Arrival review: A modern masterpiece. It will never be forgotten. 5 stars.
Director - Denis Villeneuve
Cast - Amy Adams, Jeremy Renner, Forest Whitaker, Michael Stuhlbarg, Tzi Ma
Rating - 5/5
Here’s an idea.
Wherever you may find yourself on the spectrum, there is no denying that the chances of us being alone in the universe are minuscule. Think of it this way: If it, the universe, is infinite, and if time is a concept that we can barely comprehend - the clumsy insects that we are - then we can hardly expect a human being to handle themself with dignity when (not if) confronted with an extraterrestrial visitor.
Anyway, the idea. Assuming of course that enough powerful people think this way, it wouldn’t be too far-fetched to say that there exists - in some vault, away from even President-elect Trump - a list of people who have been selected to make first contact with the aliens. And if this list exists, the next logical step would be to assume that it has existed for a several years.
Now, do these chosen few, doubtless the crème de la crème of humanity, know that they’re on it? And if they do, how do they feel, knowing fully well that they’ll probably spend their entire lives being on standby for the biggest event in the history of our planet?
Dr Louise Banks, played in Denis Villeneuve’s new masterpiece by Amy Adams, certainly didn’t. The day the alien ships arrived, 12 of them, and parked themselves at seemingly random, unrelated locations on our planet, she was busy teaching a class on linguistics.
But it is this skill that soon attracts an unannounced Forest Whitaker to her doorstep in the dead of the night. He plays a colonel with the US Army, and recruits her to be the one to make first contact with the aliens - because unlike what Hollywood has taught us, situations like this would probably require a linguist and not Will Smith in a fighter jet.
Dr Banks is paired with Jeremy Renner’s astrophysicist, and together, they enter one of the alien ships once every 18 hours, when a doorway cyclically opens up.
In the ship, during these sessions, they come face to face (albeit with a screen separating them) with two mesmerizingly designed alien creatures. Are they military? Are they diplomats? Or are they just tourists? Why are they here? What is the purpose of their visit? Where are they from? When are they from? These are just a few of the questions Dr Banks must ask them.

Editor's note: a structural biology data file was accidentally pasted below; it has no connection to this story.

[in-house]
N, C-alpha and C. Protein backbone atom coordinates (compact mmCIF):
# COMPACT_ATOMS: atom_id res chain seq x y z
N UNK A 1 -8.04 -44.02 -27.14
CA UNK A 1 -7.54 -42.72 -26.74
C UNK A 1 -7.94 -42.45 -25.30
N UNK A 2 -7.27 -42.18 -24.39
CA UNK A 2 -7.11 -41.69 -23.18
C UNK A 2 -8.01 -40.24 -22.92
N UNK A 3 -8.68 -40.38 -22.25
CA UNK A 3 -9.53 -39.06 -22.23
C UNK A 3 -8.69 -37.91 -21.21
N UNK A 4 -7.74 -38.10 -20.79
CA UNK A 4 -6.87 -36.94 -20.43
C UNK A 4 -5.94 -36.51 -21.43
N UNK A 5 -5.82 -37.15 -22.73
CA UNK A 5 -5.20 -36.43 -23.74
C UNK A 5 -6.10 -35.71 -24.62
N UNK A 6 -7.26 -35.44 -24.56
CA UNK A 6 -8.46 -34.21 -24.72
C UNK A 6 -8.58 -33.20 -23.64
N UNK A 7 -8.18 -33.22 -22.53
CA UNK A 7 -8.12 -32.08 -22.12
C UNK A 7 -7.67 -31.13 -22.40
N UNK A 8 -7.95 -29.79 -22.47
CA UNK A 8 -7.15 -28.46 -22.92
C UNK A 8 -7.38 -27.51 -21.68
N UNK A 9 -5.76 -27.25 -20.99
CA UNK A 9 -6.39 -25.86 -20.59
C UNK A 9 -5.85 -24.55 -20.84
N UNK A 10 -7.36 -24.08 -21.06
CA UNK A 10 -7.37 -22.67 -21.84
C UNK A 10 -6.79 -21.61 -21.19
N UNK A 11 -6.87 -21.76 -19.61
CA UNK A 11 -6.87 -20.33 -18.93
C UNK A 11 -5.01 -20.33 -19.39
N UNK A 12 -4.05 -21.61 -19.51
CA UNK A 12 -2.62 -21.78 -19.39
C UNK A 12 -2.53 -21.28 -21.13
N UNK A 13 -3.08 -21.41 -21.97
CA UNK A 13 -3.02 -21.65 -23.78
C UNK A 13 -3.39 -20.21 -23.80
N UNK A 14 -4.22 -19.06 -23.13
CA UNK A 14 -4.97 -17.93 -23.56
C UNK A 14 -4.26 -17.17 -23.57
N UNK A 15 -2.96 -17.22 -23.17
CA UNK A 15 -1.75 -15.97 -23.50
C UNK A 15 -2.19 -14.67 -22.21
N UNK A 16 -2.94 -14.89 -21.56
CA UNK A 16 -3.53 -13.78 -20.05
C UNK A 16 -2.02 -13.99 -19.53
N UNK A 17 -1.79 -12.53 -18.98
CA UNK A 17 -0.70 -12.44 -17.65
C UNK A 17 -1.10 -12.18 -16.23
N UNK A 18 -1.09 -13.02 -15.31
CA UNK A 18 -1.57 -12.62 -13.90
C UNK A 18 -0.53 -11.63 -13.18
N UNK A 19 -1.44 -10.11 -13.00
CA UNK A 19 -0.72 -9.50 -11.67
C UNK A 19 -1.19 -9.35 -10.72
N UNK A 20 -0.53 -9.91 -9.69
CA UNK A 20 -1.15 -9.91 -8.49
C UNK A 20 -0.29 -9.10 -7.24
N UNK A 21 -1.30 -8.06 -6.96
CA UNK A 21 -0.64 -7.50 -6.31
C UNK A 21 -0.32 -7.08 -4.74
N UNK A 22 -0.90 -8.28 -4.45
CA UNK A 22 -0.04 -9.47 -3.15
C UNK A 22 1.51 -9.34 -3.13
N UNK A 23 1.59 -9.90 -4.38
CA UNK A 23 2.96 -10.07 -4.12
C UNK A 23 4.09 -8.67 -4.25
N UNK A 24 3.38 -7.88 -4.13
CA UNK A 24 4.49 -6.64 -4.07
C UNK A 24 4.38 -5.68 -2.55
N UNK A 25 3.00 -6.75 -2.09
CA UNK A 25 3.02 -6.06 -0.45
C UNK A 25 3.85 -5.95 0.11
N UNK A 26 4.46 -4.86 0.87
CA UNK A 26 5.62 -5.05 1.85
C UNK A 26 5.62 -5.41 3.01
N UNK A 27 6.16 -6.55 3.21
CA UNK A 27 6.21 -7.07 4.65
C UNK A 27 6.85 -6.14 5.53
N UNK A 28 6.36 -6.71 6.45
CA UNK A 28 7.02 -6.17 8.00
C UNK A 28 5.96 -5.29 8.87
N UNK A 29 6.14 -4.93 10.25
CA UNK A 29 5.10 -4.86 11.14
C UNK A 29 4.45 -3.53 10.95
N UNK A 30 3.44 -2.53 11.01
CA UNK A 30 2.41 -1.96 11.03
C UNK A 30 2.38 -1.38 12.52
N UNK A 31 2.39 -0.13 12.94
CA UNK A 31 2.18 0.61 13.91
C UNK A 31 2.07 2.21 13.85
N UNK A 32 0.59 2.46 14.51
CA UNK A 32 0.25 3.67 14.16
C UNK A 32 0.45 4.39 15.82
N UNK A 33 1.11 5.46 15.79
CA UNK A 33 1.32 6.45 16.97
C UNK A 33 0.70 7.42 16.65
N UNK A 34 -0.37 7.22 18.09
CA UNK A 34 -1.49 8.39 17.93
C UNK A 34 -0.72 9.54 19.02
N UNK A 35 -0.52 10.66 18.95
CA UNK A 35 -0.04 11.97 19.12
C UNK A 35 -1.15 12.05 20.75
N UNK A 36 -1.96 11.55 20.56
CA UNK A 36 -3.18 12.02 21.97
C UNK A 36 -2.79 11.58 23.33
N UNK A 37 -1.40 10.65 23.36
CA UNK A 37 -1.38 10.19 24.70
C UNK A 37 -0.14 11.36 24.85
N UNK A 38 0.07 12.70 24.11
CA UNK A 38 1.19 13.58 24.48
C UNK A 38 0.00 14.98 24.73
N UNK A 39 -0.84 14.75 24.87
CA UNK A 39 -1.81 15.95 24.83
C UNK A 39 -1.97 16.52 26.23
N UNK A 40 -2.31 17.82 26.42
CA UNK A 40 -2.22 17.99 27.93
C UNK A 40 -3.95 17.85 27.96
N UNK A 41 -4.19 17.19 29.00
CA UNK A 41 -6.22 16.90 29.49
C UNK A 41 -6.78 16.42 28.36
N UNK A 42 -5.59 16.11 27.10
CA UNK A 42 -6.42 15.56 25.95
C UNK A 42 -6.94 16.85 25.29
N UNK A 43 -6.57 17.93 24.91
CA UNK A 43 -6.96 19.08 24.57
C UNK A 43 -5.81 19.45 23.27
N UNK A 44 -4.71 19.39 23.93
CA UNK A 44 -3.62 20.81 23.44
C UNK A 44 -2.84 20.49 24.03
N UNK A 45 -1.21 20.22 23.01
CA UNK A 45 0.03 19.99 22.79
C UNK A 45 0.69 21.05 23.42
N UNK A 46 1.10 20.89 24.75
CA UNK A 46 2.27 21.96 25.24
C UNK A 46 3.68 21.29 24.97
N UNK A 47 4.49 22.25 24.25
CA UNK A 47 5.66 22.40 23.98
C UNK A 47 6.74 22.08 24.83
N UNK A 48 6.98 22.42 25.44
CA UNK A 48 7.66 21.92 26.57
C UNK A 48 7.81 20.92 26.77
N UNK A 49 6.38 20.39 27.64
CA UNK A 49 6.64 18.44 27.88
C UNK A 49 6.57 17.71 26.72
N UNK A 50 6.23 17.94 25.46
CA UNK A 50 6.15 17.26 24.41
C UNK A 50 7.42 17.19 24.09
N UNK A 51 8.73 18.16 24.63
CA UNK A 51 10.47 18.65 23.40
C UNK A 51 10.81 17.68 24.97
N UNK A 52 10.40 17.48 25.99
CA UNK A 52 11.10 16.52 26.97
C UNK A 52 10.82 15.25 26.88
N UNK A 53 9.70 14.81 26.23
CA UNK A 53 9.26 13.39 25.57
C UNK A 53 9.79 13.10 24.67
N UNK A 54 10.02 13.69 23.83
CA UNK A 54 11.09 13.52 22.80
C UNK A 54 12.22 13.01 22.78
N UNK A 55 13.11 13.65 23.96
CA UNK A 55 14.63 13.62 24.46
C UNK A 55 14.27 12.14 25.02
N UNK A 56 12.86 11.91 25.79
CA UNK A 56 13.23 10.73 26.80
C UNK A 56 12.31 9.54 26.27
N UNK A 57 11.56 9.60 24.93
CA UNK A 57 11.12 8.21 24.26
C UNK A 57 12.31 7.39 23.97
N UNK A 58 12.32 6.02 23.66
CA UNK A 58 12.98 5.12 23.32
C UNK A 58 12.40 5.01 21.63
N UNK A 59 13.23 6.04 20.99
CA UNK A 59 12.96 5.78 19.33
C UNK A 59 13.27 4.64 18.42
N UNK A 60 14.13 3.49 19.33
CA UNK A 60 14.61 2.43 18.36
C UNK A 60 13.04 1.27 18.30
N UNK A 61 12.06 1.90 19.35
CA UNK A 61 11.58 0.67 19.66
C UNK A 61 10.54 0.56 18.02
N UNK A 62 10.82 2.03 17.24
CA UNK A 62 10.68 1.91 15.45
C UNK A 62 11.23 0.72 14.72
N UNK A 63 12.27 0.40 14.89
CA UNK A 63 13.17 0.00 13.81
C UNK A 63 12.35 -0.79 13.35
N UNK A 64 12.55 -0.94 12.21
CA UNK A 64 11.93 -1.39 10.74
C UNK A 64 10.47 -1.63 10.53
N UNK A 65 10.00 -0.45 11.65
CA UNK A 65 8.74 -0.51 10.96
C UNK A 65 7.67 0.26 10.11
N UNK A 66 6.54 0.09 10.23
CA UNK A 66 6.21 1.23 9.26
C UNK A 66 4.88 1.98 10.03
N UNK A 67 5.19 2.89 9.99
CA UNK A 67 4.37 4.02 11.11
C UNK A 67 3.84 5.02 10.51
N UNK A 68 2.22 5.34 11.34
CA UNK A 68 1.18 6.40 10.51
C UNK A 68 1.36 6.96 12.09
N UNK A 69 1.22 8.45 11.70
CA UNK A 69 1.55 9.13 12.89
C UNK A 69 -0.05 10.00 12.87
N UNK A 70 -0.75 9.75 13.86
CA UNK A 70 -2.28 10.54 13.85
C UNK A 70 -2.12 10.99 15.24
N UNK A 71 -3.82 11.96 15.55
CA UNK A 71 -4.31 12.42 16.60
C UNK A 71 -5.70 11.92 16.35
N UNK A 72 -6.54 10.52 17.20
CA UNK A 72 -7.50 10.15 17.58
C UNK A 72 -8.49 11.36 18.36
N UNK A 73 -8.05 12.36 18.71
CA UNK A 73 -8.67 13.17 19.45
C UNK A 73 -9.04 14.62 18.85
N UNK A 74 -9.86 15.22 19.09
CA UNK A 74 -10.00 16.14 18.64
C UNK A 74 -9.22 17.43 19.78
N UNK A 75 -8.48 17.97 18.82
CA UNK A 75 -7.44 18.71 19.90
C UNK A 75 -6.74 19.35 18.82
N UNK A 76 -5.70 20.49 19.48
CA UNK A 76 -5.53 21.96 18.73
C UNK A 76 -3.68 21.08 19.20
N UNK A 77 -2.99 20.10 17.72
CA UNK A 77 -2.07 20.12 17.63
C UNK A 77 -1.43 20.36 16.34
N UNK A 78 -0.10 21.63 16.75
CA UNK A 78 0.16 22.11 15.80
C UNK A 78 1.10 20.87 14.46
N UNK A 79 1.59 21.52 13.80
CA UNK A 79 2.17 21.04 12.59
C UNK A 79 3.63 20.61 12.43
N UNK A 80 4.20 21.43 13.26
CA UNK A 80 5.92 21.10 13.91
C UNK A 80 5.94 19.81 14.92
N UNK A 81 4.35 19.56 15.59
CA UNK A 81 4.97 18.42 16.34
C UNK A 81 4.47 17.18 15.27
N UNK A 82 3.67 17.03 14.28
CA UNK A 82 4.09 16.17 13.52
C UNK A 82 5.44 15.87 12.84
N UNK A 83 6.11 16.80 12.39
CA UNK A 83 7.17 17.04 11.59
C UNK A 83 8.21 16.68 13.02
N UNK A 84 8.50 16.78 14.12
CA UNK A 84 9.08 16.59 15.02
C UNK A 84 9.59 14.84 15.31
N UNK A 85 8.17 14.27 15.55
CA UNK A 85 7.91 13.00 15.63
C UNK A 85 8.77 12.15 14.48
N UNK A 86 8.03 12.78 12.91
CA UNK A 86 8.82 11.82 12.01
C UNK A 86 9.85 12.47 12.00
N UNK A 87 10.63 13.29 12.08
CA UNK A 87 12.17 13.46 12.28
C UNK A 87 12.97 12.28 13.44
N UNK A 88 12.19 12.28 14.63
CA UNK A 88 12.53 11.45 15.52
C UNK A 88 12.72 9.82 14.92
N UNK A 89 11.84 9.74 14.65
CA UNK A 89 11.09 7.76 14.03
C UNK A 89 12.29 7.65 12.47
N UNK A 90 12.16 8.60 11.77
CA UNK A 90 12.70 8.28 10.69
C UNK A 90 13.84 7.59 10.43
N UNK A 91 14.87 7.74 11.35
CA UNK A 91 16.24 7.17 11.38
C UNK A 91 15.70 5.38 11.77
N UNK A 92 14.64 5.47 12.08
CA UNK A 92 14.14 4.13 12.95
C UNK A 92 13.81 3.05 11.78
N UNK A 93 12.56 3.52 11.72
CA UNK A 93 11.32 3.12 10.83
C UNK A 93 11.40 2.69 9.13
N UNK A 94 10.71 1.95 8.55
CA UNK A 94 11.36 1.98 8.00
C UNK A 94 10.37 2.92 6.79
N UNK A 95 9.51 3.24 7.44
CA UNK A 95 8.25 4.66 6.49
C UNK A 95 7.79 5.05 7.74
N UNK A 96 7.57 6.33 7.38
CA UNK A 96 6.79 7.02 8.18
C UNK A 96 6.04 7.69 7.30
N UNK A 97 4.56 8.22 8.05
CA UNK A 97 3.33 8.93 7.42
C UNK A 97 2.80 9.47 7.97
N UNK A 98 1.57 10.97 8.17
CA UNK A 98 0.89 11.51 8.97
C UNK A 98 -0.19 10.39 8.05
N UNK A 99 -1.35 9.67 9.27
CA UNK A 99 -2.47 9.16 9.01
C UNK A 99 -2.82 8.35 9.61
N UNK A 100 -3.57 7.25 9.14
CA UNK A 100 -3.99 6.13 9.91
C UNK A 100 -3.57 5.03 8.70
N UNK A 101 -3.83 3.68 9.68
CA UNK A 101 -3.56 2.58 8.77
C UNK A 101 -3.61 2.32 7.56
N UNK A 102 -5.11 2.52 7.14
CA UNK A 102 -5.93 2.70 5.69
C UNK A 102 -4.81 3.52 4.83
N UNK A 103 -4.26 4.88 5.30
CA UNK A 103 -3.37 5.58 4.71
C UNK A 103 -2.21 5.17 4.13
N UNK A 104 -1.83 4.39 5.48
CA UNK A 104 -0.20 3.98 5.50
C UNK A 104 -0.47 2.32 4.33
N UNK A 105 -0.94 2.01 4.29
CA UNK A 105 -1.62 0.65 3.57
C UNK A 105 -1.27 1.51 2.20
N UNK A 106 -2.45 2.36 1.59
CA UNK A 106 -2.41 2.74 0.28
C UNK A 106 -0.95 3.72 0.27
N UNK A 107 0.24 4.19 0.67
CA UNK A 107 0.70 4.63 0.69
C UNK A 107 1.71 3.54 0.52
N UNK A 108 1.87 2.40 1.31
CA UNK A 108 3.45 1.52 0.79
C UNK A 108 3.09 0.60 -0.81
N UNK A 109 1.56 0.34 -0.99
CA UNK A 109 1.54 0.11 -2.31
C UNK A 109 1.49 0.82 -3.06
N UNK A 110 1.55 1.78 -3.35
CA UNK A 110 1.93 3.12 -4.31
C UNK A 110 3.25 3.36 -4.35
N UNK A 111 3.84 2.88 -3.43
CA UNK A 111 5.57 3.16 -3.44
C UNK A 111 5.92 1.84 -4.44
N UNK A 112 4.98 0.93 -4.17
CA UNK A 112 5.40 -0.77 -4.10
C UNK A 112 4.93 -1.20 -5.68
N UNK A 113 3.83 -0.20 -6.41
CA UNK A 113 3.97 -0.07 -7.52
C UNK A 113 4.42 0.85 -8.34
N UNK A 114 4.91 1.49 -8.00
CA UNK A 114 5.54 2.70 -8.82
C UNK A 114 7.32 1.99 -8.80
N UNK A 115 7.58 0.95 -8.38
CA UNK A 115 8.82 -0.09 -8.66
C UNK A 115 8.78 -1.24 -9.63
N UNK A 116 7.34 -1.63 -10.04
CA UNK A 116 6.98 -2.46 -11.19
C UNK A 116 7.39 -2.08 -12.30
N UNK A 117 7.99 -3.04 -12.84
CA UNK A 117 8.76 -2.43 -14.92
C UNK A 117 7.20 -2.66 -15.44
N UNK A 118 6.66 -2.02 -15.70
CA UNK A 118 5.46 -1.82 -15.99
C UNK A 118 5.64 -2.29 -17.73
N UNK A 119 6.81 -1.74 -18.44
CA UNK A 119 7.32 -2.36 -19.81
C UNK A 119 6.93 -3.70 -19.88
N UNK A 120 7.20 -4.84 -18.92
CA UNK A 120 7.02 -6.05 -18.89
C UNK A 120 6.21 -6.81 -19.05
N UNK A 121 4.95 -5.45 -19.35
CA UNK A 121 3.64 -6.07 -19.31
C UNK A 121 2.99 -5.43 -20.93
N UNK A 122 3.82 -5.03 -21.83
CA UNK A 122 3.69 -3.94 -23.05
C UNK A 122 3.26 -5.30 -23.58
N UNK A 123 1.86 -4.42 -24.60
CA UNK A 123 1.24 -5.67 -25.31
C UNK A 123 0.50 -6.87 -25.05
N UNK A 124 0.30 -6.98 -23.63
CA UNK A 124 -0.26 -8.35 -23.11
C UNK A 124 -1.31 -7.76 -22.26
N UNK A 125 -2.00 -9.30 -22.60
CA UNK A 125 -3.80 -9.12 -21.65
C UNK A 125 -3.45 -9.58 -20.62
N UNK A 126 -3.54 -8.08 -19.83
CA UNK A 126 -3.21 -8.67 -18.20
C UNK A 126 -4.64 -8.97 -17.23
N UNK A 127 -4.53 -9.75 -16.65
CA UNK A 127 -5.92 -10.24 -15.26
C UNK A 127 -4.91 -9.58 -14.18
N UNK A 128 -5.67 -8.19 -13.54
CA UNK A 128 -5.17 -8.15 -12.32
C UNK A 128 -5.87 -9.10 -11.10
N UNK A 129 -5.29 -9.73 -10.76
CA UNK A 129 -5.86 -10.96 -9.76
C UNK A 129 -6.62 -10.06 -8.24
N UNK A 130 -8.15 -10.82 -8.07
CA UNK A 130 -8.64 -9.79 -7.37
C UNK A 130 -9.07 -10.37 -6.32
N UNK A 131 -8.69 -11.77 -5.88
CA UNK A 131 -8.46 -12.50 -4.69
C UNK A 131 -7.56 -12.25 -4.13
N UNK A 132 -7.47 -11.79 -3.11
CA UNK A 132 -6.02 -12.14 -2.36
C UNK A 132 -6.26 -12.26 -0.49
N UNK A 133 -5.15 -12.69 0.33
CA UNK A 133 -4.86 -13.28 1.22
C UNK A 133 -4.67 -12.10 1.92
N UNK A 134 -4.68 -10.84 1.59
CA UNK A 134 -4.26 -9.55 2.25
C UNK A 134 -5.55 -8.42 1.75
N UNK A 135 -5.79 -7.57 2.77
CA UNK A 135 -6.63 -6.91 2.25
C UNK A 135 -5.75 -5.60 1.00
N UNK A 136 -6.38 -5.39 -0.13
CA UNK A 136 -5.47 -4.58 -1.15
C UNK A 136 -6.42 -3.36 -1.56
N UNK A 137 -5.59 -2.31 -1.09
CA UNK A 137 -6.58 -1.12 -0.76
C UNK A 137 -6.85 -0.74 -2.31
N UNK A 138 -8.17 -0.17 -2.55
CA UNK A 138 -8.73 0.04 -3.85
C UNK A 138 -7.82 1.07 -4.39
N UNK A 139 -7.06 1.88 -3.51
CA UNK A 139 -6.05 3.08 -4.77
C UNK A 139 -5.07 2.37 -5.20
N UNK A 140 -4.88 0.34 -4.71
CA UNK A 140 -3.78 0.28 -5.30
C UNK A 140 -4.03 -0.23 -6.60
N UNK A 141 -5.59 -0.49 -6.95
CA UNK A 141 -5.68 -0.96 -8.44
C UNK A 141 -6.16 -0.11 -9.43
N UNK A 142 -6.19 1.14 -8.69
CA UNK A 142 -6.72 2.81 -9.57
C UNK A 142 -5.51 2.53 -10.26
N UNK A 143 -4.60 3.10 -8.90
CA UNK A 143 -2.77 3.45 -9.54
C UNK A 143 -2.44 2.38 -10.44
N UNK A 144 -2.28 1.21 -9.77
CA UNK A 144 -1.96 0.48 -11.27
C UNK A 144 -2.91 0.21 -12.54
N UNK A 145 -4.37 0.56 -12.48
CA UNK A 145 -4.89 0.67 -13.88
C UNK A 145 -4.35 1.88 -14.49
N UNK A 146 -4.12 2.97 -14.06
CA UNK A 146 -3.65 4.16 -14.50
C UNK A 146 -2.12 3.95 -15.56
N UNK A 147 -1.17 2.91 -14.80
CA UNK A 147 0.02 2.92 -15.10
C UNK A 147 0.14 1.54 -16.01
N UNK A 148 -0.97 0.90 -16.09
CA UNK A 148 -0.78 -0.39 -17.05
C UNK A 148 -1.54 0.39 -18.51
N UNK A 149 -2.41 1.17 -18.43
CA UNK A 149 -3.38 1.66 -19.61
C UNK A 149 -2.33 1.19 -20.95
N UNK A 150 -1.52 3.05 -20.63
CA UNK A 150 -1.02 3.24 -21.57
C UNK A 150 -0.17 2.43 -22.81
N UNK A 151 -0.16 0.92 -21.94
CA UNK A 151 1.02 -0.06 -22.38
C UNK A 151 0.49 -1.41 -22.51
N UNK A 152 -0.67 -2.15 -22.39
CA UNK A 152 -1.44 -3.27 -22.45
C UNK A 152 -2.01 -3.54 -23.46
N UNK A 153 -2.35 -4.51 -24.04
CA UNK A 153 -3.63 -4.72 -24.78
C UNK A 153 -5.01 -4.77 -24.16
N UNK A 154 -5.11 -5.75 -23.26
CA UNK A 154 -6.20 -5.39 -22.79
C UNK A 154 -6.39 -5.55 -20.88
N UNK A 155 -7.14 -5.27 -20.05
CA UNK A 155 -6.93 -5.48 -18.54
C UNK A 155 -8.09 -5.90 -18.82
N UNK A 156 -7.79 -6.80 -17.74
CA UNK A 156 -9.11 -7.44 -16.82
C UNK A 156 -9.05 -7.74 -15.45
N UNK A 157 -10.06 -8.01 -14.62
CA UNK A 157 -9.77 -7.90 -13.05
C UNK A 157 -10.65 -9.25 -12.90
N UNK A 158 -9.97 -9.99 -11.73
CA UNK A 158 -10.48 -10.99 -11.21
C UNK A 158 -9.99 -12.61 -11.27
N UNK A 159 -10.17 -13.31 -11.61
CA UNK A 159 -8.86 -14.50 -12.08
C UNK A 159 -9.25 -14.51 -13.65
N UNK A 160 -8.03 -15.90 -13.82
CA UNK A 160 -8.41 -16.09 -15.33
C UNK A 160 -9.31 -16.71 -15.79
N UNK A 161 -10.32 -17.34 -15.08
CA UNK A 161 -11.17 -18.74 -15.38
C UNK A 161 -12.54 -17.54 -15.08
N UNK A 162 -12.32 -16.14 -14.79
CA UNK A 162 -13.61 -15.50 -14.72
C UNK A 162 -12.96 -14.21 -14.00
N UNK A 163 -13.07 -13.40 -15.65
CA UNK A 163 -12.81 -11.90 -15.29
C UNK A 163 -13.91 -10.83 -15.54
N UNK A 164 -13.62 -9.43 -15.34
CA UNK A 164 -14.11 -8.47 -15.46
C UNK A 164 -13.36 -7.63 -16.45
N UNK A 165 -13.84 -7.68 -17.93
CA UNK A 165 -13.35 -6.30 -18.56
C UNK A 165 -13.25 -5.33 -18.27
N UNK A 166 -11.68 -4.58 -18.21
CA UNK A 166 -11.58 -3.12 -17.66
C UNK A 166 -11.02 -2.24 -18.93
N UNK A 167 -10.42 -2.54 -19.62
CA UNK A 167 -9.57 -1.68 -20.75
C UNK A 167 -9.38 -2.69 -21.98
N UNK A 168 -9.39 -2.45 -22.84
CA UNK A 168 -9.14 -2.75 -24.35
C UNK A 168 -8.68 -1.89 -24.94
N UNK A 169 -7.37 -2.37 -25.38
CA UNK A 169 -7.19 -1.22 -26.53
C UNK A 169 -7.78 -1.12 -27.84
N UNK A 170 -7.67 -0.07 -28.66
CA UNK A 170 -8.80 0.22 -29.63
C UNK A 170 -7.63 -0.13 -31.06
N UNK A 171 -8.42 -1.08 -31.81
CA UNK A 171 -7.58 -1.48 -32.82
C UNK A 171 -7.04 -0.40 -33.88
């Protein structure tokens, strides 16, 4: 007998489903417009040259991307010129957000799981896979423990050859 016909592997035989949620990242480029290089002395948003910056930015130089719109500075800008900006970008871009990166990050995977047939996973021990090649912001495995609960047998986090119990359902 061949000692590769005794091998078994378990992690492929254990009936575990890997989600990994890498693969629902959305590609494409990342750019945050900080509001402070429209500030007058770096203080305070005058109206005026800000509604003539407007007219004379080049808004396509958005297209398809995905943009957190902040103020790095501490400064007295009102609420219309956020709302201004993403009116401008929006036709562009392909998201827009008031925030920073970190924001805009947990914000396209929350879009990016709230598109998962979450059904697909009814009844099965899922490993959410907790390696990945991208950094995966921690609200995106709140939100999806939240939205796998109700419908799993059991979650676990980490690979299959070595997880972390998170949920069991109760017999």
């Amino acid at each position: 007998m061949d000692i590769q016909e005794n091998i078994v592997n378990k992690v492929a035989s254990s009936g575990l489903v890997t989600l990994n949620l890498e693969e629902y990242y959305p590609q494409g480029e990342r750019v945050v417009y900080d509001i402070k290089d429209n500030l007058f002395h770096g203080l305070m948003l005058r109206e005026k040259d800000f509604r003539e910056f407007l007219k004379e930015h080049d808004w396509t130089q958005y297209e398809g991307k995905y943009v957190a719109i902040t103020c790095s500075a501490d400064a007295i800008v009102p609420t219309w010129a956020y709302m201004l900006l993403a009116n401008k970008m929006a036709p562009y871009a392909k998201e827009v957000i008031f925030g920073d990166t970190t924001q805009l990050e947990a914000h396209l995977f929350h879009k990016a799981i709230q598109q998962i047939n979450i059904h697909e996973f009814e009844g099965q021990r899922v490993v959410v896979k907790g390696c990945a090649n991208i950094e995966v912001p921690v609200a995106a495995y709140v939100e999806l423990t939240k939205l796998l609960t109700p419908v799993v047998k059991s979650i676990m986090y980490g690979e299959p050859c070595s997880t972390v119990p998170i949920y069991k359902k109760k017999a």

But before she can do that, she must establish a method of communication. She must determine whether or not the aliens have a ‘language’ at all; and then, if they do, she must understand it. Every visit she pays them (they call the alien duo Abott and Costello, after the early-Hollywood comedians) is recorded, analysed, and studied by the best minds in the world – all over the world. But we never leave her side, even as chaos erupts on the TV screens, and governments argue over what the best way to handle the levitating ships is. It’s a bit like the great Jodie Foster movie Contact, but even more introspective.
Arrival, with its deceptively plain title, but decidedly lofty concepts, is unquestionably a modern masterpiece – a film made all the more uncommon for the fact that its director, Denis Villeneuve, seems to be making nothing but masterpieces of late.
It is with slight regret that I look back at his previous film Sicario – the first film that I ever reviewed – and wonder why I didn’t award it 5 stars. It has only matured with time. Arrival is even more breathtaking. It delivers, sometime around the hour-and-a-half mark, a blow so devastating, that you will find yourself gasping for breath for the rest of its duration, right up until the its final moments, when yet another new realisation will leave you in a numbing daze. As if you’re floating in space, being sucked into a wormhole; your mind, and your emotions, sucked dry from the monumental work of brilliance you’ve just experienced.
Together with his composer Johann Johansson, whose score has almost spiritual overtones, with its Tibetan horns and quiet chants of ‘Om’, and the painterly cinematography of Bradford Young, the best young DP working right now, Villeneuve, the master, has crafted his second-best film (his best movie remains Incendies), and certainly one of the most powerful you can expect to see this year.
It is an anti-war film on a cosmic scale, an intimate portrait of loss – and hope, and a powerful reminder that when we are together, we are better.
It’s dirty science-fiction - the best kind, in which grand themes are used to tell a personal, grounded story - the sort of film that is usually ignored at the awards, and by the public in general. Arrival is one of those rare movies in which every element, every moment, every note, comes together in glorious harmony.
Not since Midnight Special or Never Let Me Go has a science fiction film - or indeed, any film - been this terrific. Awarding it a bag-full of Oscars come February would be too puny a recognition, too inconsequential; it deserves to be shown in museums, to governments, in schools. Missing it should be outlawed.